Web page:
Average Weather in Māpuca India
In Māpuca, the wet season is warm, oppressive, windy, and overcast and the dry season is hot, muggy, and partly cloudy. Over the course of the year, the temperature typically varies from 74°F to 90°F and is rarely below 70°F or above 94°F.
Based on the beach/pool score, the best time of year to visit Māpuca for hot-weather activities is from late November to mid March.
The hot season lasts for 2.5 months, from March 16 to June 1, with an average daily high temperature above 89°F. The hottest day of the year is April 25, with an average high of 90°F and low of 79°F.
The cool season lasts for 2.1 months, from July 3 to September 6, with an average daily high temperature below 84°F. The coldest day of the year is January 26, with an average low of 74°F and high of 87°F.
Average High and Low Temperature
The figure below shows you a compact characterization of the entire year of hourly average temperatures. The horizontal axis is the day of the year, the vertical axis is the hour of the day, and the color is the average temperature for that hour and day.
Average Hourly Temperature
In Māpuca, the average percentage of the sky covered by clouds experiences extreme seasonal variation over the course of the year.
The clearer part of the year in Māpuca begins around October 30 and lasts for 6.3 months, ending around May 6. On February 20, the clearest day of the year, the sky is clear, mostly clear, or partly cloudy 74% of the time, and overcast or mostly cloudy 26% of the time.
The cloudier part of the year begins around May 6 and lasts for 5.7 months, ending around October 30. On July 9, the cloudiest day of the year, the sky is overcast or mostly cloudy 87% of the time, and clear, mostly clear, or partly cloudy 13% of the time.
Cloud Cover Categories
0% clear 20% mostly clear 40% partly cloudy 60% mostly cloudy 80% overcast 100%
A wet day is one with at least 0.04 inches of liquid or liquid-equivalent precipitation. The chance of wet days in Māpuca varies very significantly throughout the year.
The wetter season lasts 4.2 months, from May 29 to October 3, with a greater than 43% chance of a given day being a wet day. The chance of a wet day peaks at 86% on July 24.
The drier season lasts 7.8 months, from October 3 to May 29. The smallest chance of a wet day is 0% on January 28.
Among wet days, we distinguish between those that experience rain alone, snow alone, or a mixture of the two. Based on this categorization, the most common form of precipitation throughout the year is rain alone, with a peak probability of 86% on July 24.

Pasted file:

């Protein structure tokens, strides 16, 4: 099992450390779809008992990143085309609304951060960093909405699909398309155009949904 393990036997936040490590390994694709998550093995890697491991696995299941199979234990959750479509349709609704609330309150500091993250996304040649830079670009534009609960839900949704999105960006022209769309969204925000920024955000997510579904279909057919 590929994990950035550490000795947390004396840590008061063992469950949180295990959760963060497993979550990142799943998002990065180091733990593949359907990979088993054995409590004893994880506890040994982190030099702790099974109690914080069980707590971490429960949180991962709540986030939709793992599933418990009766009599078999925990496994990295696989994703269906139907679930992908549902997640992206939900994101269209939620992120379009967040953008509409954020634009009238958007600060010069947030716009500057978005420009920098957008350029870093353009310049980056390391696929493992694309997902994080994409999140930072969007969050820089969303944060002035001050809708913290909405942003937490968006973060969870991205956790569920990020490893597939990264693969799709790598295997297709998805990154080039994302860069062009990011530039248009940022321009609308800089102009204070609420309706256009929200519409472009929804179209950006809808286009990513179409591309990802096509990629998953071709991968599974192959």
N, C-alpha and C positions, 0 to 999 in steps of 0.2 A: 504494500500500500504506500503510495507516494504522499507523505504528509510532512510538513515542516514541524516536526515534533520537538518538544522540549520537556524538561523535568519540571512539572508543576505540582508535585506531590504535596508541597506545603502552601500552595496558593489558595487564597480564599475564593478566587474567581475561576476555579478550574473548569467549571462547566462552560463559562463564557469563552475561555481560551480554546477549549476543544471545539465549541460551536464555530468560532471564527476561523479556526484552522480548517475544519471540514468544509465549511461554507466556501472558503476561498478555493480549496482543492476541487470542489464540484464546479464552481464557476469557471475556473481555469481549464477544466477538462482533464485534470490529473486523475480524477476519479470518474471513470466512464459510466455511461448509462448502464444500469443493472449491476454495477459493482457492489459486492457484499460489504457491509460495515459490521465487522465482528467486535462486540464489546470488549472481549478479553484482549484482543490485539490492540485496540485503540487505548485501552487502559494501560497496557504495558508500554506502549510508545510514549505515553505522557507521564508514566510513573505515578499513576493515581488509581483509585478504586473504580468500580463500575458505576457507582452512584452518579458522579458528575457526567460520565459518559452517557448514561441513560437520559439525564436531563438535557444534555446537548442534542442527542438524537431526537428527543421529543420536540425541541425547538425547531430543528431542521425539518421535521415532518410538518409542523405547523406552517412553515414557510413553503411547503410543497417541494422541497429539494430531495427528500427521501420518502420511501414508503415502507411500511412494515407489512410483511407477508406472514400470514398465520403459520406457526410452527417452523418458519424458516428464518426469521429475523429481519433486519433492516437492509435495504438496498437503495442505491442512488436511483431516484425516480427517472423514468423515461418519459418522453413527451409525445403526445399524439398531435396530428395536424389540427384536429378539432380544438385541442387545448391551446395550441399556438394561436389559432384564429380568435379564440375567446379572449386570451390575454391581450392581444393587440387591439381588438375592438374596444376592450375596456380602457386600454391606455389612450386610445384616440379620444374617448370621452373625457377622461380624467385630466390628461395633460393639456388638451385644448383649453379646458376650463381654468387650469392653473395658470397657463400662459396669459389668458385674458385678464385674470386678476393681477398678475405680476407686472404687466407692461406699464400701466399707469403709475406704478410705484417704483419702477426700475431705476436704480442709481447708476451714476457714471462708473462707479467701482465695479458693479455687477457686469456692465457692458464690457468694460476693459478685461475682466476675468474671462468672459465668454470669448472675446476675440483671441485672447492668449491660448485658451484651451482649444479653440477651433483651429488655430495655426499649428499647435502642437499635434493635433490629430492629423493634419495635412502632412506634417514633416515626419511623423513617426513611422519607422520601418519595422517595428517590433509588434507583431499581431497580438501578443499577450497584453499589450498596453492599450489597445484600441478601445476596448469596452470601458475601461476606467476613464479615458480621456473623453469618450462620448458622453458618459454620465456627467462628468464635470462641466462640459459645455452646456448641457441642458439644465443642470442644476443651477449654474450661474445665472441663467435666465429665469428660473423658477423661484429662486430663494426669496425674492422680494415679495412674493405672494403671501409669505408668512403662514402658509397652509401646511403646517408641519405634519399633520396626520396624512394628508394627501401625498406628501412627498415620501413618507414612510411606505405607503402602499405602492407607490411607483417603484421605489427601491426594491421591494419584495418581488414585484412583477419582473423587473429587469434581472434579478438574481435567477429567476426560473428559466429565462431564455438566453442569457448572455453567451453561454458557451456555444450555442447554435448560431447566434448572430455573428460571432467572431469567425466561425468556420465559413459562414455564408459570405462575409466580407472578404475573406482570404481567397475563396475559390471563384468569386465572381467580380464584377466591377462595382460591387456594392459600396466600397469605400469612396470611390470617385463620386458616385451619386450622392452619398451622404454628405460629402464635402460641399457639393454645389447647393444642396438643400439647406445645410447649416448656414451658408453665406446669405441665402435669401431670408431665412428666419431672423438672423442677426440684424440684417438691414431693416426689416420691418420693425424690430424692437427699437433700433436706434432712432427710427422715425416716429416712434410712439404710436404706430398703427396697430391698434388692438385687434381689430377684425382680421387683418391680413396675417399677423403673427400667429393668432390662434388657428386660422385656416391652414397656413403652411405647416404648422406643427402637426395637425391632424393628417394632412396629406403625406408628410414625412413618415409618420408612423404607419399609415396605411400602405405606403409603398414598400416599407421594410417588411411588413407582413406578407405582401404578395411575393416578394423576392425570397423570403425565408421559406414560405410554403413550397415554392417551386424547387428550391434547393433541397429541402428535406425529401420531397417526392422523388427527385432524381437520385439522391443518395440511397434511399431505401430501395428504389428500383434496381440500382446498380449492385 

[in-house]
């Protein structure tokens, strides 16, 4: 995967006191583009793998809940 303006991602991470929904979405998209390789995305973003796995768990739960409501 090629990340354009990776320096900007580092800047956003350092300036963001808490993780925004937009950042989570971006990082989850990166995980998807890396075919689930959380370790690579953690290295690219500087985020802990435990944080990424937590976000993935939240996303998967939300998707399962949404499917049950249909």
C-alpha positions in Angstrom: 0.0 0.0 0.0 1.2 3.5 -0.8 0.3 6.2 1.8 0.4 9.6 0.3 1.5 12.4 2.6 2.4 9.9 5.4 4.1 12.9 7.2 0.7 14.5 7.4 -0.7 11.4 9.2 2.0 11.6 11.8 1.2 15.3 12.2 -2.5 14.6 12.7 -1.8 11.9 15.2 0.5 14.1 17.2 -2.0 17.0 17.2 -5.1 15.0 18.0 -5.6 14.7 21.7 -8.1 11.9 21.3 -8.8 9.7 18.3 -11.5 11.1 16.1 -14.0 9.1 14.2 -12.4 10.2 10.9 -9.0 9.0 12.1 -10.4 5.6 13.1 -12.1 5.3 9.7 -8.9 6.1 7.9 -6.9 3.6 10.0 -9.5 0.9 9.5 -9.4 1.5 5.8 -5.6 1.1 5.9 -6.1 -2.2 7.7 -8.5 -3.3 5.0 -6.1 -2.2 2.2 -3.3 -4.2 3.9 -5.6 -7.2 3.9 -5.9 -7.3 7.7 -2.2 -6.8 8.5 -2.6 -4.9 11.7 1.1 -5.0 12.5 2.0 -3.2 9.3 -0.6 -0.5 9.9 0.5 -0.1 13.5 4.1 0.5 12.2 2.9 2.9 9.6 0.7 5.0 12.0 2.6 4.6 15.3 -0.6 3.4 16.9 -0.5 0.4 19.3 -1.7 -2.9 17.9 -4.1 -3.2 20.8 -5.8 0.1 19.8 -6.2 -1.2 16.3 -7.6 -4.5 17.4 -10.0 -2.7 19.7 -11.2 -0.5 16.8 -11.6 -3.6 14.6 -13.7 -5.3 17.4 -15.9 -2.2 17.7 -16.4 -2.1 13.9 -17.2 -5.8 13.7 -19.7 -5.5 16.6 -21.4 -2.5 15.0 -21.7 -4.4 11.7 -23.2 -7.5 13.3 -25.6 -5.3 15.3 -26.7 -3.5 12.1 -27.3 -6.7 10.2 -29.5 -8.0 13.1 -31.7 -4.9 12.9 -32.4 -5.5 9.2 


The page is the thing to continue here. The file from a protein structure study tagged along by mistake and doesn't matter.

Daily Chance of Precipitation
To show variation within the months and not just the monthly totals, we show the rainfall accumulated over a sliding 31-day period centered around each day of the year. Māpuca experiences extreme seasonal variation in monthly rainfall.
The rainy period of the year lasts for 7.2 months, from April 17 to November 23, with a sliding 31-day rainfall of at least 0.5 inches. The most rain falls during the 31 days centered around July 3, with an average total accumulation of 23.2 inches.
The rainless period of the year lasts for 4.8 months, from November 23 to April 17. The least rain falls around January 16, with an average total accumulation of 0.0 inches.
Average Monthly Rainfall
The length of the day in Māpuca varies over the course of the year. In 2018, the shortest day is December 22, with 11 hours, 12 minutes of daylight; the longest day is June 21, with 13 hours, 3 minutes of daylight.
Hours of Daylight and Twilight
The earliest sunrise is at 6:02 AM on June 3, and the latest sunrise is 1 hour, 3 minutes later at 7:05 AM on January 21. The earliest sunset is at 6:01 PM on November 23, and the latest sunset is 1 hour, 9 minutes later at 7:10 PM on July 8.
Daylight saving time (DST) is not observed in Māpuca during 2018.
Sunrise & Sunset with Twilight
We base the humidity comfort level on the dew point, as it determines whether perspiration will evaporate from the skin, thereby cooling the body. Lower dew points feel drier and higher dew points feel more humid. Unlike temperature, which typically varies significantly between night and day, dew point tends to change more slowly, so while the temperature may drop at night, a muggy day is typically followed by a muggy night.
Māpuca experiences extreme seasonal variation in the perceived humidity.